Puerto Rico: a failed economic experiment

It is unbelievable that after the governmental bankruptcy, the public and productive management model of the island is still tied to a large and intrusive government in our daily activities.

Chilean lawyer and political scientist Axel Kaiser, considered among the most influential voices on economic issues, said at a conference on the island that to a large extent, Puerto Rico's social and economic failure is due precisely to the lack of economic freedom. (Nahira Montcourt)

Recently, Chilean lawyer and political scientist Axel Kaiser, thinker, writer, holder of a master's degree in Investment, Trade and Arbitration from Heidelberg University in Germany, among other degrees, was visiting the island. He is considered one of the most influential voices on economic issues, particularly in Latin America, and an advocate of the philosophy of economic freedom. The colleague spoke to followers of this line of thought, and let it be known that, to a large extent, the social and economic failure of Puerto Rico is due precisely to the lack of economic freedom.

It is unbelievable that after the government's bankruptcy, the island's public and productive management model is still tied to a large and intrusive government in our daily activities. As a result, Puerto Rico is the poorest place in the United States (40%), and has an economy that breathes artificially thanks to the millions in federal aid it receives.

The island's productive and social failure has condemned four out of ten families to live permanently on social assistance (state and federal) and income distribution is the most unequal in the nation. It is good that a figure of Kaiser's world stature has come to Puerto Rico to repeat what some of us here have been saying for some time.

However, from the debate provoked by Kaiser, several questions arise: Will businessmen be willing and ready to replace the failed model and substitute it for a new one, based on economic freedom? Are we willing to face the costs and sacrifices involved in leaving the current comfort zone to move to a new reality anchored in a truly free market? This implies giving up market-distorting incentives, eliminating subsidies, protective laws and special government treatment of various sectors.

If we are to embrace the values of free enterprise we must all open ourselves to compete in the free game of supply and demand, where Adam Smith's famous "Invisible Hand" dictates the rules (See "The Wealth of Nations", 1776).

The root of the problem is a failed model.

One does not have to be an economic scholar to conclude that the root of the problem lies in the historical origin of the economic and institutional design of modern Puerto Rico. It all began with an economic experiment devised by Rexford Tugwell (1941-1946), former governor of Puerto Rico, and economist, and in turn, the real architect of the island's economic project.

As the main theoretician of the "New Deal" economic policy under the Franklin D. Roosevelt administration, Tugwell was sent to Puerto Rico to test and experiment with his socialist and statist ideas in the context of the great difficulties the island was experiencing. Tugwell was the manager of the institutional scaffolding that supported the industrialization project known as "Manos a la Obra" (Let's Get to Work).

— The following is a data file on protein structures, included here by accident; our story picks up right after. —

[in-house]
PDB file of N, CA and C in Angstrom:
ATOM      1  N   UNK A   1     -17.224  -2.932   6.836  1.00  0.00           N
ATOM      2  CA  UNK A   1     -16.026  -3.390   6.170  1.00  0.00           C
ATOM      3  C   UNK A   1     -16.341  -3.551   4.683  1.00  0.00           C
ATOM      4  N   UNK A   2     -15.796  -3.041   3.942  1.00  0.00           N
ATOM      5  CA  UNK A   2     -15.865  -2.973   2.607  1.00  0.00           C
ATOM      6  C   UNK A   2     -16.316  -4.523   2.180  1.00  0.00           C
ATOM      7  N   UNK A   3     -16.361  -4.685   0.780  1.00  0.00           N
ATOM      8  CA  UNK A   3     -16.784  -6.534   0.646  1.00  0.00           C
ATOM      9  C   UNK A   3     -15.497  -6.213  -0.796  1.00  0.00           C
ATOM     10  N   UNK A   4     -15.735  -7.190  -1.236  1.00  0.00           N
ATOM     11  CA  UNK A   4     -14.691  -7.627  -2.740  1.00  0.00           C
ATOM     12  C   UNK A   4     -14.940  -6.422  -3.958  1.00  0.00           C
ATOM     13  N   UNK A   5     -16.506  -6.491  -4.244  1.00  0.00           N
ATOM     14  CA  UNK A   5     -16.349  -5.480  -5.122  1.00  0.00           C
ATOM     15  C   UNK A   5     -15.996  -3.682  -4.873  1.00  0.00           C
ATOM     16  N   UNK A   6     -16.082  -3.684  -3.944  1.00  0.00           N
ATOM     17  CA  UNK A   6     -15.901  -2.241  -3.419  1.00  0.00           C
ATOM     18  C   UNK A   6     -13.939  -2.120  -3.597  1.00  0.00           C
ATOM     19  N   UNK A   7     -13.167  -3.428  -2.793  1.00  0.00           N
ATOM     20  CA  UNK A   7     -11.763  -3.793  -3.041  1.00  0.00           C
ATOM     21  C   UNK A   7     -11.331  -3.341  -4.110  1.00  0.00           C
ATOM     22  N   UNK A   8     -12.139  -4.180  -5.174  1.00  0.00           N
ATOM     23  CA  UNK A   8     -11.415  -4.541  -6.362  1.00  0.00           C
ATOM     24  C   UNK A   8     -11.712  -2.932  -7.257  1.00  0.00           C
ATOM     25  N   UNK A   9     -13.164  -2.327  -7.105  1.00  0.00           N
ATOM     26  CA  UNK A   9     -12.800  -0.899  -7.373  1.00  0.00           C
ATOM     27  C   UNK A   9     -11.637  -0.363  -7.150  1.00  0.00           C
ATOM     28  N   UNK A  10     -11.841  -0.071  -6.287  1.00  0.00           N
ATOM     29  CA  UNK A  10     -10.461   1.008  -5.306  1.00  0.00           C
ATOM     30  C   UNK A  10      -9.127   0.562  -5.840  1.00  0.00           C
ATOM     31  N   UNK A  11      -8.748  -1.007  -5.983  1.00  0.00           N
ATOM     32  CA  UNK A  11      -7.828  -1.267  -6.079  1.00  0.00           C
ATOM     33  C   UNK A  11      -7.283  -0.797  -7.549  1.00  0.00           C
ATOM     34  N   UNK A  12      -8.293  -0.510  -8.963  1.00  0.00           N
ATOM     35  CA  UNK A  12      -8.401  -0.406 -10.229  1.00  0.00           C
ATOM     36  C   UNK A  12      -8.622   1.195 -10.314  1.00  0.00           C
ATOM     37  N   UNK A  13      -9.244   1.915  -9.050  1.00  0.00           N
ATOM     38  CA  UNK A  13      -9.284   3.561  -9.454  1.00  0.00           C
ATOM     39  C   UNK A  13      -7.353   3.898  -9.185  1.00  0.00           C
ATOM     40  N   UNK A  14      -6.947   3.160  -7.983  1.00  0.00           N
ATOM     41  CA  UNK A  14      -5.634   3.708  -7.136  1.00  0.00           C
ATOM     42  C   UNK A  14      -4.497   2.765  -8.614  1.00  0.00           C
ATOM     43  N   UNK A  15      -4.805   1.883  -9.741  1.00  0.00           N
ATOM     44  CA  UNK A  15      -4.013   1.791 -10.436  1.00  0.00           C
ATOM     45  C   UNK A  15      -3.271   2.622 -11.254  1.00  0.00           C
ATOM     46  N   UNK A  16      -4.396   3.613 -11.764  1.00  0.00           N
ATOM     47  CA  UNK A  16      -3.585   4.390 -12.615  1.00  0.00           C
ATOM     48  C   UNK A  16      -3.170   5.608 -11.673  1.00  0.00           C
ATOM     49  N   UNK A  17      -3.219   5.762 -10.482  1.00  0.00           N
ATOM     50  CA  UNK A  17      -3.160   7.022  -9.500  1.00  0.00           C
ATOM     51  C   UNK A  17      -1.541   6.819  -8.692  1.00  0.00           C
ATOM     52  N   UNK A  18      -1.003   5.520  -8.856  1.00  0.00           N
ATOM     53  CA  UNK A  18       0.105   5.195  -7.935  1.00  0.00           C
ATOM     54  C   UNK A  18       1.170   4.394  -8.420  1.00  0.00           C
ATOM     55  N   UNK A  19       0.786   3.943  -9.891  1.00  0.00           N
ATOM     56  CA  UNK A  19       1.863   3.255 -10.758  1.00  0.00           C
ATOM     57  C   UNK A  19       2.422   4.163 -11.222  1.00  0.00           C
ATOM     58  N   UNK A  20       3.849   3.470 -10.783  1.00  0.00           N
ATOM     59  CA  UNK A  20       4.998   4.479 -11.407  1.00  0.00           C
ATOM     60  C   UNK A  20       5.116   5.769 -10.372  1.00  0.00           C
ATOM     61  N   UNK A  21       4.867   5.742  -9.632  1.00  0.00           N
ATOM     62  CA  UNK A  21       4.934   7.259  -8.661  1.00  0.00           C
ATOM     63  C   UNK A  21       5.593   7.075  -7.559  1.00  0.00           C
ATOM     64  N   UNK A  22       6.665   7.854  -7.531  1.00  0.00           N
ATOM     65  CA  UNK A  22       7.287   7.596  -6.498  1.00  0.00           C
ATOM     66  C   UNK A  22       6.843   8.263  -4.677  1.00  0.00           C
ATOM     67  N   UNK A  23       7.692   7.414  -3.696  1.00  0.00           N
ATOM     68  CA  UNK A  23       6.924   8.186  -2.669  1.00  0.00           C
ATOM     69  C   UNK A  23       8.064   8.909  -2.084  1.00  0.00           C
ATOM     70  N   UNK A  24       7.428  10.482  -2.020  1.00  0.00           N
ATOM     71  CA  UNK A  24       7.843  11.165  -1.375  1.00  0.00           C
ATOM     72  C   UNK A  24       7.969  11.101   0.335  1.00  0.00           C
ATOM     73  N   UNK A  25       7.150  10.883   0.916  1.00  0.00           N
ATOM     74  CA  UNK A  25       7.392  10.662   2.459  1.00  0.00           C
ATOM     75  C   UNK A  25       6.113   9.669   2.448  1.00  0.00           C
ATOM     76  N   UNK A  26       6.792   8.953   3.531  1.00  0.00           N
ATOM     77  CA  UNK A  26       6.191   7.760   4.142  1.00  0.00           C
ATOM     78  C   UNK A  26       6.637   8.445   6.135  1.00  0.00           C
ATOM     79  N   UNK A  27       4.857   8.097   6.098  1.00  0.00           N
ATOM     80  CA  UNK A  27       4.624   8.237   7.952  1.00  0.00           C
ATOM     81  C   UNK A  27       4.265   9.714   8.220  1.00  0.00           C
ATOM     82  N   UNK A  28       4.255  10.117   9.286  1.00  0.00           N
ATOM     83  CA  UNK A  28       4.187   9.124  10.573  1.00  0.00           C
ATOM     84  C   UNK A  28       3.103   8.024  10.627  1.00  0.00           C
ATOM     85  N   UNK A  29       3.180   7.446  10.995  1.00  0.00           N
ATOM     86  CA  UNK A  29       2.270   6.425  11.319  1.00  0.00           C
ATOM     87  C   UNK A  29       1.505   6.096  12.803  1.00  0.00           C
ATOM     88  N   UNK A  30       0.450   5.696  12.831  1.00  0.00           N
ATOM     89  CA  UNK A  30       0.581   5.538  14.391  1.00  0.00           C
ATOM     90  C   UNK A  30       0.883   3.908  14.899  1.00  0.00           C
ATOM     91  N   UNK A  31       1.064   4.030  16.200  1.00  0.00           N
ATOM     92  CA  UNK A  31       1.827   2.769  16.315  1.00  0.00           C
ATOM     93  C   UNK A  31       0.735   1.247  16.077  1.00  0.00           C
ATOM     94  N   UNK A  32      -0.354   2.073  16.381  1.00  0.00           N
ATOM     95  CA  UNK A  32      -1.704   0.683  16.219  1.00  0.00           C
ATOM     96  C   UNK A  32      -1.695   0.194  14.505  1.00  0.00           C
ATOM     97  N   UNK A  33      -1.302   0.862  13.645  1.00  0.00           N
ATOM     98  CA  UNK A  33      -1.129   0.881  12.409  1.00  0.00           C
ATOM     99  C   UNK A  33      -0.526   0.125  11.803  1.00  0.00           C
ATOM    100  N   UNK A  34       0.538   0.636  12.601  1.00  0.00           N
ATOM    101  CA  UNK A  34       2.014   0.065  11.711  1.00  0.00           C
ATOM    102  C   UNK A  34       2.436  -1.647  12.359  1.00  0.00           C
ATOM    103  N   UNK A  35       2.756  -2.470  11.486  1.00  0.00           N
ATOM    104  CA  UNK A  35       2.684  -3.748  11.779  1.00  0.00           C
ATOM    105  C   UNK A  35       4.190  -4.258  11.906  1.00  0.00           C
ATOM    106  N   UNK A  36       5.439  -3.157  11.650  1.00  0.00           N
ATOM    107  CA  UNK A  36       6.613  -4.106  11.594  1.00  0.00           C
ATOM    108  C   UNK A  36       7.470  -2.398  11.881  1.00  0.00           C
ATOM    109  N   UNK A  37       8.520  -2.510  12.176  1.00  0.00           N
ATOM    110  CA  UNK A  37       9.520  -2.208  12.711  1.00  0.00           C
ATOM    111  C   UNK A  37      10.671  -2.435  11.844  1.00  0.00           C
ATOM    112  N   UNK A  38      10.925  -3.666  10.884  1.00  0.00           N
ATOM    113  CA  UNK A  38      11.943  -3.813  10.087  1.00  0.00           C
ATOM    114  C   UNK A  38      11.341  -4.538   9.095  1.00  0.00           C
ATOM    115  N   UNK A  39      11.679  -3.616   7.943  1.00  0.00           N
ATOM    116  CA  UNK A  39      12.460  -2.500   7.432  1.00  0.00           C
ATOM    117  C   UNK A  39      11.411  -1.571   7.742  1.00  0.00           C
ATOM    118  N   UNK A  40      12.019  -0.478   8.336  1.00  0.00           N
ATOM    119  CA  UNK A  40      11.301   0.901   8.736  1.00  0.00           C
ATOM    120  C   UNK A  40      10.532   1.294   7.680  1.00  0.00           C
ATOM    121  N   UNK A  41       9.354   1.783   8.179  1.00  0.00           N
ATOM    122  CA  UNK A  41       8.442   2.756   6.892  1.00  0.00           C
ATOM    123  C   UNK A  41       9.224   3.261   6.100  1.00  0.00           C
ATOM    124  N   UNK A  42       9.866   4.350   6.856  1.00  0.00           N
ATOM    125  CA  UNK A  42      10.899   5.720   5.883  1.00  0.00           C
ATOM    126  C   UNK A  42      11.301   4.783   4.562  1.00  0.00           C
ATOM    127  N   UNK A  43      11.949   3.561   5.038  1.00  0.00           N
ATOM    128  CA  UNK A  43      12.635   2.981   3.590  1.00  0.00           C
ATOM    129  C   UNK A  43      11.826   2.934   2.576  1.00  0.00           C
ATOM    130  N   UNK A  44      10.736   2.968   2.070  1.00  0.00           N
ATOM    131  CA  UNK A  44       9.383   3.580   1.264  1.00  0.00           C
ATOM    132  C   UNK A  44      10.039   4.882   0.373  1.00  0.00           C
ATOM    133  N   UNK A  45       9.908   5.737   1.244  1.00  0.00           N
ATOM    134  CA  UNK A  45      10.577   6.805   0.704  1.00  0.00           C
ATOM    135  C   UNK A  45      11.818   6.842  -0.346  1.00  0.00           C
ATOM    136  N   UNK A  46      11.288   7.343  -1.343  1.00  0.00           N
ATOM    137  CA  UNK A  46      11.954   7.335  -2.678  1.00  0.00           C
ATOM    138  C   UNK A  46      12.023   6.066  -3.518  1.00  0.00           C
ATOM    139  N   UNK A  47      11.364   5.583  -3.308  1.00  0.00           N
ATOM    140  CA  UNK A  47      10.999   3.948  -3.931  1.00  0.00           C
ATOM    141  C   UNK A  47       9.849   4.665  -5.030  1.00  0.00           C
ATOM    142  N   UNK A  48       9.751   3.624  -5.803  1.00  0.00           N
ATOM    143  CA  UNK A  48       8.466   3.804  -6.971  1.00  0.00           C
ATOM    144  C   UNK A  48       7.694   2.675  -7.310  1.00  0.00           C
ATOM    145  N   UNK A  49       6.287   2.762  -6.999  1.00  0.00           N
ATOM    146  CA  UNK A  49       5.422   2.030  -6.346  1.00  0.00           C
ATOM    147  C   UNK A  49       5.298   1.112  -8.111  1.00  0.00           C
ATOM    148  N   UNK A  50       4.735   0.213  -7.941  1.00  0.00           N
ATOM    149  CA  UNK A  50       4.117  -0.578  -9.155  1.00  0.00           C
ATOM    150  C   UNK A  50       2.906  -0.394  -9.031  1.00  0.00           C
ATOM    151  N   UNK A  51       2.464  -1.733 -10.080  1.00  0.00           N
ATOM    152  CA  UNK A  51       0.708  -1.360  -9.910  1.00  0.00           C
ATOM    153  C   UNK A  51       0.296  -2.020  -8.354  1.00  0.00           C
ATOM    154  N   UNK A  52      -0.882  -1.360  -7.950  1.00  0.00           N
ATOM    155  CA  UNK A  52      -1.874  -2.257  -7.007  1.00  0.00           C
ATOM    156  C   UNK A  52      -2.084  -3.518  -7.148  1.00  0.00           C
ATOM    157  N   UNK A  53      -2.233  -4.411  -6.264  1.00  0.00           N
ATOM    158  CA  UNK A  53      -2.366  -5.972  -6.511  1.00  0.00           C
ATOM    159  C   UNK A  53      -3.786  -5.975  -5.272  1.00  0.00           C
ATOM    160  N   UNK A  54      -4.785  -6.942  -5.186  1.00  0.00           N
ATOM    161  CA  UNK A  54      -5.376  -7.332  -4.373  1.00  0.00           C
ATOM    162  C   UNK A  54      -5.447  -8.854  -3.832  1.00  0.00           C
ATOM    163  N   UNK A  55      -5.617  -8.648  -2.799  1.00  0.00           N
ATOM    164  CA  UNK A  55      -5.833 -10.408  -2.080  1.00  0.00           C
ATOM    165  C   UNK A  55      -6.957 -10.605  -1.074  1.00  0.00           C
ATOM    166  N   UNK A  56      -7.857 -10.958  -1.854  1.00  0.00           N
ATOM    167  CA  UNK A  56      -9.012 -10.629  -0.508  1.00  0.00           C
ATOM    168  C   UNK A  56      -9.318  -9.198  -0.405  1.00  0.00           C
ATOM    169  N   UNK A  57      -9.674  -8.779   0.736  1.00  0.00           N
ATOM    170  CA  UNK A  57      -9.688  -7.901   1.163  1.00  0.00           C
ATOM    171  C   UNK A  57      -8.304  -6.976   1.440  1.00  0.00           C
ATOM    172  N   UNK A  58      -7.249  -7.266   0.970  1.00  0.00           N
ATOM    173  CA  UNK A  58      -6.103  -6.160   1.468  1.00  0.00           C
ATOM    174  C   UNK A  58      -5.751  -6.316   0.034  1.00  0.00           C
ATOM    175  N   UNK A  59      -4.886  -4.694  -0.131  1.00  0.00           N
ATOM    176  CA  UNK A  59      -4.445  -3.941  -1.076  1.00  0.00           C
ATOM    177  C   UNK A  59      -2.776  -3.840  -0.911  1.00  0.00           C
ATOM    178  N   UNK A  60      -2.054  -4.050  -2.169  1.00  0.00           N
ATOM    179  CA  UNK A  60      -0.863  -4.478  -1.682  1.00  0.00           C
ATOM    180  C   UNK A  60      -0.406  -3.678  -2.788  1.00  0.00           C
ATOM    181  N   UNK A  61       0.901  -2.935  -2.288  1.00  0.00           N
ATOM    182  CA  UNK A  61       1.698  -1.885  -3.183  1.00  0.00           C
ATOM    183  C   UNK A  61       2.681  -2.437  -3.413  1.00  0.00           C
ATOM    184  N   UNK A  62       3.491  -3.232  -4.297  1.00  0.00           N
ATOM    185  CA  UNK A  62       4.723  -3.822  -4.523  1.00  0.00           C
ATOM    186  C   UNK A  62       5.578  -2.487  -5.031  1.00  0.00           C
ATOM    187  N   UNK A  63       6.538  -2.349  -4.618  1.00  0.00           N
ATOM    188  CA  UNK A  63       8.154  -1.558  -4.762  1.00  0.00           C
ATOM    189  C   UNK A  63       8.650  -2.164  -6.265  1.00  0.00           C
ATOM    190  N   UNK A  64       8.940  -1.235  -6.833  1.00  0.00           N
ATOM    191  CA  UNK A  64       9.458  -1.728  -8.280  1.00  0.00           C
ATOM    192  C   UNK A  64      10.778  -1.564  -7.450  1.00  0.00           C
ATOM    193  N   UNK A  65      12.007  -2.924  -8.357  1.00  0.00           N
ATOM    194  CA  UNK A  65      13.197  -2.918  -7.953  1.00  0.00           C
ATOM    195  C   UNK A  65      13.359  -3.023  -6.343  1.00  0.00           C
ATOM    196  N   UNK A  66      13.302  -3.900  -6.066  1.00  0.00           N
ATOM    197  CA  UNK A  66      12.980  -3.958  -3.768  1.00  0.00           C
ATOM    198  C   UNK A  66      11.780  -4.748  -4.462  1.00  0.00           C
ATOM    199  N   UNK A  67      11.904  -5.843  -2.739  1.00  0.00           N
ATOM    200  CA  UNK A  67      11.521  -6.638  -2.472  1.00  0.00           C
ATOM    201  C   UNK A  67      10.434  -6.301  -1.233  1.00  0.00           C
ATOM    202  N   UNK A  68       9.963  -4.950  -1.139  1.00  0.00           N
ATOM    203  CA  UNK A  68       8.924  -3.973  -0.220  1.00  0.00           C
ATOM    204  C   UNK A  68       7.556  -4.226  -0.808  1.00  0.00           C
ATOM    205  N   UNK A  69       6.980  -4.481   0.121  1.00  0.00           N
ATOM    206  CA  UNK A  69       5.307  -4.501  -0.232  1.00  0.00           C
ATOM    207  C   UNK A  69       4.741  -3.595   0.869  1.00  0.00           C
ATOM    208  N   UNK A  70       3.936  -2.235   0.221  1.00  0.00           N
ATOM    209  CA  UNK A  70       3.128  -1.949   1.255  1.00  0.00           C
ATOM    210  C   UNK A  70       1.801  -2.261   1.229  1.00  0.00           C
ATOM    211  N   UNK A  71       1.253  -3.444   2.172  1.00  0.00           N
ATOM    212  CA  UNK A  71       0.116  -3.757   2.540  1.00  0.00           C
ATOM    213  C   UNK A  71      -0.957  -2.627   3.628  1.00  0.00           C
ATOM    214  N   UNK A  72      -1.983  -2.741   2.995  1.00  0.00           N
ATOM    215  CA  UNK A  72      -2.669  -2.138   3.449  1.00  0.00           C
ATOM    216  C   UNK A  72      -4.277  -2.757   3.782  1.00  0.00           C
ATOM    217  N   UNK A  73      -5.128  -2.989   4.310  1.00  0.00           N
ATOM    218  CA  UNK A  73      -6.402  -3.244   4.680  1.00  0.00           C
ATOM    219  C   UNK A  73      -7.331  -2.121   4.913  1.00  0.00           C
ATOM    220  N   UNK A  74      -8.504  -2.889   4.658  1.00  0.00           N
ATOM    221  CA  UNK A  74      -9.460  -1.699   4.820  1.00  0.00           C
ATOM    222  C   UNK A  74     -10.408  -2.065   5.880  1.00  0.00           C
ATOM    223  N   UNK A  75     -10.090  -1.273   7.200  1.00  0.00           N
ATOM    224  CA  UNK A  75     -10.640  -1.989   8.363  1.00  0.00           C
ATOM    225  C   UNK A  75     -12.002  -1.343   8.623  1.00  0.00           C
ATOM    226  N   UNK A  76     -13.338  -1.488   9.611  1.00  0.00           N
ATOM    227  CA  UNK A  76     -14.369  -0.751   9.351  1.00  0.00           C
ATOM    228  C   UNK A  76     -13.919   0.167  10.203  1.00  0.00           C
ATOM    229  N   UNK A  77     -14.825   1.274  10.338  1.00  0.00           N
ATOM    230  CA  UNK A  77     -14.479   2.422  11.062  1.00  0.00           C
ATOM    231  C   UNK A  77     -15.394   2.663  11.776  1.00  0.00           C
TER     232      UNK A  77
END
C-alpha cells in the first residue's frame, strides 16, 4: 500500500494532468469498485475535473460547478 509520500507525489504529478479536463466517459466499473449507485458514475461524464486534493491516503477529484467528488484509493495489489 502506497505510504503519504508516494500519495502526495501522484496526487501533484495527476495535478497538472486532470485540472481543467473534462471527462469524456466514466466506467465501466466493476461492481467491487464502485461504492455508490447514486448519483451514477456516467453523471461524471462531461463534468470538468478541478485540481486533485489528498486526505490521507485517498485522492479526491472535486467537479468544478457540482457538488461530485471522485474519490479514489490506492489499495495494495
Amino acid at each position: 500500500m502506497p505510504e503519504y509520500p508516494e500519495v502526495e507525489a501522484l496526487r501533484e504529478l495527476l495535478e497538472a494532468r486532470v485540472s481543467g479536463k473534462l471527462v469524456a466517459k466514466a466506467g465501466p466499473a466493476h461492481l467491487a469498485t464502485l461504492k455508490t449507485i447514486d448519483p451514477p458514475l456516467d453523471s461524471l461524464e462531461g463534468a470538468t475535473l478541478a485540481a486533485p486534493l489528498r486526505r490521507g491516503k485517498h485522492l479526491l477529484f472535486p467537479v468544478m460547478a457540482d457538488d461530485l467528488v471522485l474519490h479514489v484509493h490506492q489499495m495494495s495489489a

Guided by a vision known as "state capitalism," he was in charge of setting in motion the island's economic development, led by the government. In other words, in the absence of a strong local private sector capable of developing the economy, the government - through institutions such as the Economic Development Administration, the Government Development Bank and the Planning Board - led Puerto Rico's socioeconomic transformation from the 1940s to the 1970s.

Between 1950 and 1976, the experiment seemed to work well and Puerto Rico was projected as the "showcase of democracy" and an example for other developing economies to follow. However, beginning in the 1980s, the economic experiment began to fail and the government perpetuated itself as the epicenter of the island's productive activity. Sometime in the 1970s, bad governance replaced good governance.

The governors of the day, far from beginning to withdraw from economic life and reduce their meddling, entrenched their role in the economy, increasing government agencies and payroll, making the public apparatus an end in itself. Then came massive indebtedness and increased taxes to sustain the economy and justify the presence of big government. This created the conditions for the eventual bankruptcy of the state and the federal receivership under the federal Promesa law (2016).

Lack of will to implement reforms.

Despite the bankruptcy and the conditions that generated it, the political class refuses to reform the economy and the government itself. The attachment to the old model remains intact and I see no willingness to change. Dependence on federal funds prevails over any consideration of looking at other routes. It is obvious that without market-oriented economic and institutional reforms, neither the government nor the economy will be viable. We know that.

But perhaps it will take a real fiscal and economic crisis without the serum of federal funds or the protection of Promesa, for us to understand that the current mirage is not viable and therefore, the people should firmly demand radical reforms.

This article was originally published in Spanish in El Nuevo Dia.

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